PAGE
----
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Friday, February 23, 2018

Going down and going green

Recent weather conditions (cold and clear) have created great conditions for green flashes.  Here's one on 23 February 2018:

Wednesday, February 21, 2018

Gold or bronze?

Marbled Godwits (Limosa fedoa), Bodega Harbor, 19 February 2018

(Click on the photo for a larger and sharper version.)

Tuesday, February 20, 2018


I love the wind-sculpted waves of late winter.  

The northwest winds are blowing hard enough in these conditions (~25 knots, with gusts to ~35 knots) that it's difficult to hold a camera steady. 

It's also very cold when it's this windy.  I did something funny yesterday.  I hardly ever need to wear gloves in Bodega Bay.  When I was taking these pictures, I thought to myself, "I'm going to have to put on my (fingerless) gloves."  But then I realized I already had them on!

Monday, February 19, 2018

Terning in?

On my way home from work in the late afternoon, I noticed a flock of Forster's Terns (Sterna forsteri) on the tidal flats near Spud Point.

It was another very windy day, so perhaps the terns were looking for shelter in the harbor?

There were at least 21 terns.  Here are a couple of photos showing most of the flock:

Many of the terns appeared to close their eyes as soon as they landed.  In the images below, note the white spot at the lower edge of the black ear/eye patch.  When the terns' eyes are open, their dark eyes blend in with the black ear/eye patch.  But when their eyes are closed, the white lower lid comes up and contrasts with the black eye/ear patch.  This had the interesting effect of making the birds look awake when their eyes were closedi.e., from a distance, it looks like the terns have white eyes.  [Click on the pictures for larger versions.]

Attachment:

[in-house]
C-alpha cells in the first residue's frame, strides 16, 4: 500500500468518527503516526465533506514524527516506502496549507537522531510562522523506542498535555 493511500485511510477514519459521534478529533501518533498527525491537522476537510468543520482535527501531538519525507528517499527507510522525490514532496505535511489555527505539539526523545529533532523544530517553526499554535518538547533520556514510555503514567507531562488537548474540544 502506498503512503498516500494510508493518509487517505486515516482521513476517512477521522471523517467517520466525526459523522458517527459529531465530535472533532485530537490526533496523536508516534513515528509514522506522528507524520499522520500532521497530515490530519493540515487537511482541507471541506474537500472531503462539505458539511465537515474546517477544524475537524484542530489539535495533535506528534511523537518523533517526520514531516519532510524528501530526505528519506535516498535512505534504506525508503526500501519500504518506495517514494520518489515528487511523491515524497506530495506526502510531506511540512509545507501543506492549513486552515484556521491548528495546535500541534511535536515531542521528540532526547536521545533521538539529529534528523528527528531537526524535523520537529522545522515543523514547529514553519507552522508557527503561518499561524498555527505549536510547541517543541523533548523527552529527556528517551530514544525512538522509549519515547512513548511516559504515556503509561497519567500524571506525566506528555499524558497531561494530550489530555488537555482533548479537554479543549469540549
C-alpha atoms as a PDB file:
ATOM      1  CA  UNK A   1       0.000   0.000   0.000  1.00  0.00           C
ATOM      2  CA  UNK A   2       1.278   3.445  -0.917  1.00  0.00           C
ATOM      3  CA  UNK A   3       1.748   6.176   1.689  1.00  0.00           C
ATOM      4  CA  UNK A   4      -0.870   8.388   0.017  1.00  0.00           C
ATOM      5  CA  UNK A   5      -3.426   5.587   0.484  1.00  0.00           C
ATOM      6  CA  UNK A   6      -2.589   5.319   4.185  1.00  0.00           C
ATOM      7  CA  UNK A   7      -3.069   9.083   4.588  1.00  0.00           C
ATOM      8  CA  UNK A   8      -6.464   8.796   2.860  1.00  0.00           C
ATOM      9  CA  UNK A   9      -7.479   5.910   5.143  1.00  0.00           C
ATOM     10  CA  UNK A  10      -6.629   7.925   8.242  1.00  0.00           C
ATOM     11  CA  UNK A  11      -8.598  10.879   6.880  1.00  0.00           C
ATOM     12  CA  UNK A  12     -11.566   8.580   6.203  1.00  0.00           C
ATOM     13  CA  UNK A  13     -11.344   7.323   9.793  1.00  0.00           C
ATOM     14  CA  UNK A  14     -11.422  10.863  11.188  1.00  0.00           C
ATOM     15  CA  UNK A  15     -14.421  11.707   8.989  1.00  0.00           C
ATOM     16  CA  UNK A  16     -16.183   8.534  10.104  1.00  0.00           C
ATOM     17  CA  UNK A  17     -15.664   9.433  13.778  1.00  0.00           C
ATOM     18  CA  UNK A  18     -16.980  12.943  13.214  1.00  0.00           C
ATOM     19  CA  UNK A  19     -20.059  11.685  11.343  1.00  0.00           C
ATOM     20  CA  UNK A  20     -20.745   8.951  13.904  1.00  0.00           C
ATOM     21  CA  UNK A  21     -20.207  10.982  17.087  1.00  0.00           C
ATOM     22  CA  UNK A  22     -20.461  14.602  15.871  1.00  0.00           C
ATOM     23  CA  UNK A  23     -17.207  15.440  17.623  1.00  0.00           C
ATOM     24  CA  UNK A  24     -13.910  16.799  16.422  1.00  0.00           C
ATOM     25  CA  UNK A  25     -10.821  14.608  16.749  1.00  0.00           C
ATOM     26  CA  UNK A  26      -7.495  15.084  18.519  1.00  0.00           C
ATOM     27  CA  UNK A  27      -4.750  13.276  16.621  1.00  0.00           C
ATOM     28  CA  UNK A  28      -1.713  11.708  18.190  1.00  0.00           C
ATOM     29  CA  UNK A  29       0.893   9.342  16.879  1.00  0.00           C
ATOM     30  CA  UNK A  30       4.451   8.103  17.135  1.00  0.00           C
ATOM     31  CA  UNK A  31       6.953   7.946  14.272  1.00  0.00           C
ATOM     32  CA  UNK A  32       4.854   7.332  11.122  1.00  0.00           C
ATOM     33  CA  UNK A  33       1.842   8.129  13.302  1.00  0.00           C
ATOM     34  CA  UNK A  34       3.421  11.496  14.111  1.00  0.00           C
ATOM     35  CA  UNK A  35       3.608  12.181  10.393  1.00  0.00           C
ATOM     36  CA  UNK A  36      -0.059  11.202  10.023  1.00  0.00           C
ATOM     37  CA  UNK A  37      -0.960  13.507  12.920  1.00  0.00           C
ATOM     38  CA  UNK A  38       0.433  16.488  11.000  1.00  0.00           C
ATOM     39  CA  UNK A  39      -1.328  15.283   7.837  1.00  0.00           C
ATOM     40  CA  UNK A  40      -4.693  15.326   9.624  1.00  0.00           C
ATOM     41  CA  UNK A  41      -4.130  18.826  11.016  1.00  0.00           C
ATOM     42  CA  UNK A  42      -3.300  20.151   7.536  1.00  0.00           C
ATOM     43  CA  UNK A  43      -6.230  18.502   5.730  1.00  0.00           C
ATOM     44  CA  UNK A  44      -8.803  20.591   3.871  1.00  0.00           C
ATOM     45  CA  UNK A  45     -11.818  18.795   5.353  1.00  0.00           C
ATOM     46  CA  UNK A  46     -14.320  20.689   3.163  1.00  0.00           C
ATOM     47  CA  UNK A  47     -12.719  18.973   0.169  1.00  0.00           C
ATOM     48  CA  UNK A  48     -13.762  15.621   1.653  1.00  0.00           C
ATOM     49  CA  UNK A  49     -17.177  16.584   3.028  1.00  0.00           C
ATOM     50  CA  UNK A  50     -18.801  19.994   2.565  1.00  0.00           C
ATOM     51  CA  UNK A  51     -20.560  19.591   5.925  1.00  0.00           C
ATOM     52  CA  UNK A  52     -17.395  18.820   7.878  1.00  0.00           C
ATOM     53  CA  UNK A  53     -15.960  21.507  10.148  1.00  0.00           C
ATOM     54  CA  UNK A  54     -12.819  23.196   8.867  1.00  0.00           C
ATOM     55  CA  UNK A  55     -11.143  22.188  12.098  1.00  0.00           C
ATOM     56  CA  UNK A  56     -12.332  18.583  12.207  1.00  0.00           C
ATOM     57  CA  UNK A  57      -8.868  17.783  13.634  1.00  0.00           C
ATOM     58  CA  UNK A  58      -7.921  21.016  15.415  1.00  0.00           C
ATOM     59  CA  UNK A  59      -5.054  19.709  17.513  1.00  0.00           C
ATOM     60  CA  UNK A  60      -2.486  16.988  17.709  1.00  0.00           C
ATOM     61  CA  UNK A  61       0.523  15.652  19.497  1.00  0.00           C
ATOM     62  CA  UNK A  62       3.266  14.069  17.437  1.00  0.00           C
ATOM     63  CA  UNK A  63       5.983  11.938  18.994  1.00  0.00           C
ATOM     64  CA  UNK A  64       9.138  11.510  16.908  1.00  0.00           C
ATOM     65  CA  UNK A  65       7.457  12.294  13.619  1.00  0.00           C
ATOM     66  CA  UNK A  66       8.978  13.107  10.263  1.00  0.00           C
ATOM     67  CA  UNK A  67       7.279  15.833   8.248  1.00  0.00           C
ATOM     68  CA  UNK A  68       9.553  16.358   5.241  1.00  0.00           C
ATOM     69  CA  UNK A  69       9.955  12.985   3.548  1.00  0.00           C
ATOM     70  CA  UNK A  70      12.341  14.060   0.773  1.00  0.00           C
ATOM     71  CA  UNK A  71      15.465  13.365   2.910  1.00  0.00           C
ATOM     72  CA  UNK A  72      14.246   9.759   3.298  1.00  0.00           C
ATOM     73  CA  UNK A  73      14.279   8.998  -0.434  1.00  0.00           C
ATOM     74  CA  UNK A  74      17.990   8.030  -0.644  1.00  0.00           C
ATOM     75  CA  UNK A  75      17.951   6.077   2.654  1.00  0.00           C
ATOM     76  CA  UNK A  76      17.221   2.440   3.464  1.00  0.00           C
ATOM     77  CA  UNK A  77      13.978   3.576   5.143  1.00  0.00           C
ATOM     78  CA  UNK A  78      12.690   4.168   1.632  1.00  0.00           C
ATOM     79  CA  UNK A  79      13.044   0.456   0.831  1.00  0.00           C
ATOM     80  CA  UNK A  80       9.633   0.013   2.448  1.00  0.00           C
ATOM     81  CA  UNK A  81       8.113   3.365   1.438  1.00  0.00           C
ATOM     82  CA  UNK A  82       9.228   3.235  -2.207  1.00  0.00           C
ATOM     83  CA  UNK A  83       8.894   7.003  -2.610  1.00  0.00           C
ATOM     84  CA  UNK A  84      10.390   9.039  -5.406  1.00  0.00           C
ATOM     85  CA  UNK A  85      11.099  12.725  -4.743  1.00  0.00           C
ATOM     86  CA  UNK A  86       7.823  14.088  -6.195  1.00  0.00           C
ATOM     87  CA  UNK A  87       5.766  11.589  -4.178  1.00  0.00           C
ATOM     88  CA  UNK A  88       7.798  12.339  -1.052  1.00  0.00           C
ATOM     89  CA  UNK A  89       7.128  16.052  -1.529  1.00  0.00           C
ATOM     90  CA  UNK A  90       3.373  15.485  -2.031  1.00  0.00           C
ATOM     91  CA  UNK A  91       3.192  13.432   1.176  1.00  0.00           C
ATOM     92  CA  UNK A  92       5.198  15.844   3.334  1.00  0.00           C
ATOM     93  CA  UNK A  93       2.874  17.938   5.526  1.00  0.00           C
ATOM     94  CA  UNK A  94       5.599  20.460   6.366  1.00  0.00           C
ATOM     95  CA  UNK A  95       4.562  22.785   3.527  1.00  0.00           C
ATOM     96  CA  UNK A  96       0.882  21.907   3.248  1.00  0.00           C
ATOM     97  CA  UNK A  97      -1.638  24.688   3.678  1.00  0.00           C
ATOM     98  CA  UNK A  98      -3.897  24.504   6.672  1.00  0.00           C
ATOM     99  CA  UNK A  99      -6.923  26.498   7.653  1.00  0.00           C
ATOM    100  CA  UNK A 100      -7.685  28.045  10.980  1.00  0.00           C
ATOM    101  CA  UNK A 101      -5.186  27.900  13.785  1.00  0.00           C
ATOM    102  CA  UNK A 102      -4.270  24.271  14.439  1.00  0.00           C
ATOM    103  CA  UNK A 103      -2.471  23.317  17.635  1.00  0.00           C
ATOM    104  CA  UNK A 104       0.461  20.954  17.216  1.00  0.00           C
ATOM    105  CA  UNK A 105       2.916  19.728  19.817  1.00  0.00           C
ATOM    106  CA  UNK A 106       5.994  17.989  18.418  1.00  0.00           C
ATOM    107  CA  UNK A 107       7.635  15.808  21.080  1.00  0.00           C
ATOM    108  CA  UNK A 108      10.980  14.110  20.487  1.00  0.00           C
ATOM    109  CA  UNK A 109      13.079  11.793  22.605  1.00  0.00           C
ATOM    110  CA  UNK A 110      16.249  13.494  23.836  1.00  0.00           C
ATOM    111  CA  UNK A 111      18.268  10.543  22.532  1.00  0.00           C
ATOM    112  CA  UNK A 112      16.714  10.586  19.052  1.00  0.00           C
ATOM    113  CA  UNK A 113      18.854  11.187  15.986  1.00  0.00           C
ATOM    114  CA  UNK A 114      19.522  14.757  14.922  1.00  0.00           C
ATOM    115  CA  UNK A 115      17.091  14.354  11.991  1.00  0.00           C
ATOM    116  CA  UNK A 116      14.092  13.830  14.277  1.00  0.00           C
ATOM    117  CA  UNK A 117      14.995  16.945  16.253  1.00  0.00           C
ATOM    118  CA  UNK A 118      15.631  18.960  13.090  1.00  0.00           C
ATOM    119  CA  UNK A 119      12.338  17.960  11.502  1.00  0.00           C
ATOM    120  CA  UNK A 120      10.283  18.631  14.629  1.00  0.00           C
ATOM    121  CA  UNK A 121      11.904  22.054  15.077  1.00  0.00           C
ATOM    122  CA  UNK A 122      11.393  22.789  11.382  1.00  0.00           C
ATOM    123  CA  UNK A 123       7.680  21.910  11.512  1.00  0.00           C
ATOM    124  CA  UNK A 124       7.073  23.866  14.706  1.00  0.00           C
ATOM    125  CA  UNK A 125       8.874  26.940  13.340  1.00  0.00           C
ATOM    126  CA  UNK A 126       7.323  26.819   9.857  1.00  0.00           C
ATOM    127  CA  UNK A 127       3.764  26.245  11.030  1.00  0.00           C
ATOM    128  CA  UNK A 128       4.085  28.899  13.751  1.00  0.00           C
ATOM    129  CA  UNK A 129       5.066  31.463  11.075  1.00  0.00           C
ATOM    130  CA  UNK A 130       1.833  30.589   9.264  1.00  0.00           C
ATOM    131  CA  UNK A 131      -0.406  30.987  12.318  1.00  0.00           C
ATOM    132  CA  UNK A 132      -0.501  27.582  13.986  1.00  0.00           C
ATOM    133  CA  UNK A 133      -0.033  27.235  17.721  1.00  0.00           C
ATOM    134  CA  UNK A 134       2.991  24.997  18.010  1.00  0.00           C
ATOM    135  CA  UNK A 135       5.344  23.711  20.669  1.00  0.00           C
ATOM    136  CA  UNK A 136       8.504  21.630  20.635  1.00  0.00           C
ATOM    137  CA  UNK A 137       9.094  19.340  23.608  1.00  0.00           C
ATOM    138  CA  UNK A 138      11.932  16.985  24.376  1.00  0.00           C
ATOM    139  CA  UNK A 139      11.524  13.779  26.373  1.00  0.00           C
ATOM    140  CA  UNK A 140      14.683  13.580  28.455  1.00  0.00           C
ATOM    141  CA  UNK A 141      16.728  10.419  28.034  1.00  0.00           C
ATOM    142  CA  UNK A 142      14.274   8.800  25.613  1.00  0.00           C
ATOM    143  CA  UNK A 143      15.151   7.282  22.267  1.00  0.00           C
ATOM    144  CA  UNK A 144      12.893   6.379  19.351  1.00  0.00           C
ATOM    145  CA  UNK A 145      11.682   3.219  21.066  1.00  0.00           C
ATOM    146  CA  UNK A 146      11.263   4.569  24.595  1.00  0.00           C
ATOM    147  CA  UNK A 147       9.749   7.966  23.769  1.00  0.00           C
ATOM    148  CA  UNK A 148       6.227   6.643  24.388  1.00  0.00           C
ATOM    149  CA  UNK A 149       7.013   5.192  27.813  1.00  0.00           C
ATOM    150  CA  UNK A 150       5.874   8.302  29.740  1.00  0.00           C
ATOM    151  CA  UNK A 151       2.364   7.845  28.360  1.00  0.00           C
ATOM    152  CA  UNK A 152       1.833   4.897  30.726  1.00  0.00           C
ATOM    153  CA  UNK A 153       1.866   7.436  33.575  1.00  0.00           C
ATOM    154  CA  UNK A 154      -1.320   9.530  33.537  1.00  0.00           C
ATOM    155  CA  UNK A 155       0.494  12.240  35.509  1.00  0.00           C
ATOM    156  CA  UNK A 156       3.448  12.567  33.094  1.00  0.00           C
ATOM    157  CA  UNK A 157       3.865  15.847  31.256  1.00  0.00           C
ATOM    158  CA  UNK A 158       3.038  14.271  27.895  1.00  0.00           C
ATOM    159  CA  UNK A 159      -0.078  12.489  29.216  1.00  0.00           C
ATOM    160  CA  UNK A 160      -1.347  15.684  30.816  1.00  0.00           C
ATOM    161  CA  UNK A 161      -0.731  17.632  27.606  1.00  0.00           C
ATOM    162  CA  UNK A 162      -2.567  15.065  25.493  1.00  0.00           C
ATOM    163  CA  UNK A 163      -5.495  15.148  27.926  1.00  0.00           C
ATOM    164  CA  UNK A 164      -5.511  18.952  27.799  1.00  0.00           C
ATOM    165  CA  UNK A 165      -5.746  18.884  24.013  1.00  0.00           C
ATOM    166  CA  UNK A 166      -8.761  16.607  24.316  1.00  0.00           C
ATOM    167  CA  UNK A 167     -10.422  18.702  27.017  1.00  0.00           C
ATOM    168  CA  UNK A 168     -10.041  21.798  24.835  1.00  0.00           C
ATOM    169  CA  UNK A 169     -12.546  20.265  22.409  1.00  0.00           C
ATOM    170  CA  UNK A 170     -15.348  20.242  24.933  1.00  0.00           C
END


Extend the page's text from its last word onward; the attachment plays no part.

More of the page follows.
One more close-up:

Nice to see some terns today!

Sunday, February 18, 2018

Small craft advisory

Northwest winds were blowing ~30 mph (~25 knots) with gusts to ~40 mph (~35 knots) in Bodega Bay this afternoon.  Hold on!

Saturday, February 17, 2018

Little marbles on the sand

Comb jellies (ctenophores) have been washing up on local beaches lately.  Perhaps you've seen them?  They look like little glass marbles on the sand.  Each one is ~10-15 mm across.

This species, Pleurobrachia bachei, is often called a Sea Gooseberry.  I've written about them before, but it's been a while.  To see what these comb jellies look like when they're swimming, and to learn more about them in general, check out these posts:

"Sticky side arms" on 15 July 2013 

"A two gooseberry day" on 19 February 2012

Thursday, February 15, 2018


I was watching this Allen's Hummingbird (Selasphorus sasin) when it flew in and landed fairly close to me:

With a slight turn, the gorget (throat feathers) lit up:

And check out this gorgeous color when it turned head-on:

I loved seeing the color variations across the gorget:

 One more view:

I was very grateful for a few minutes with this beautiful little hummingbird in the Bodega Dunes.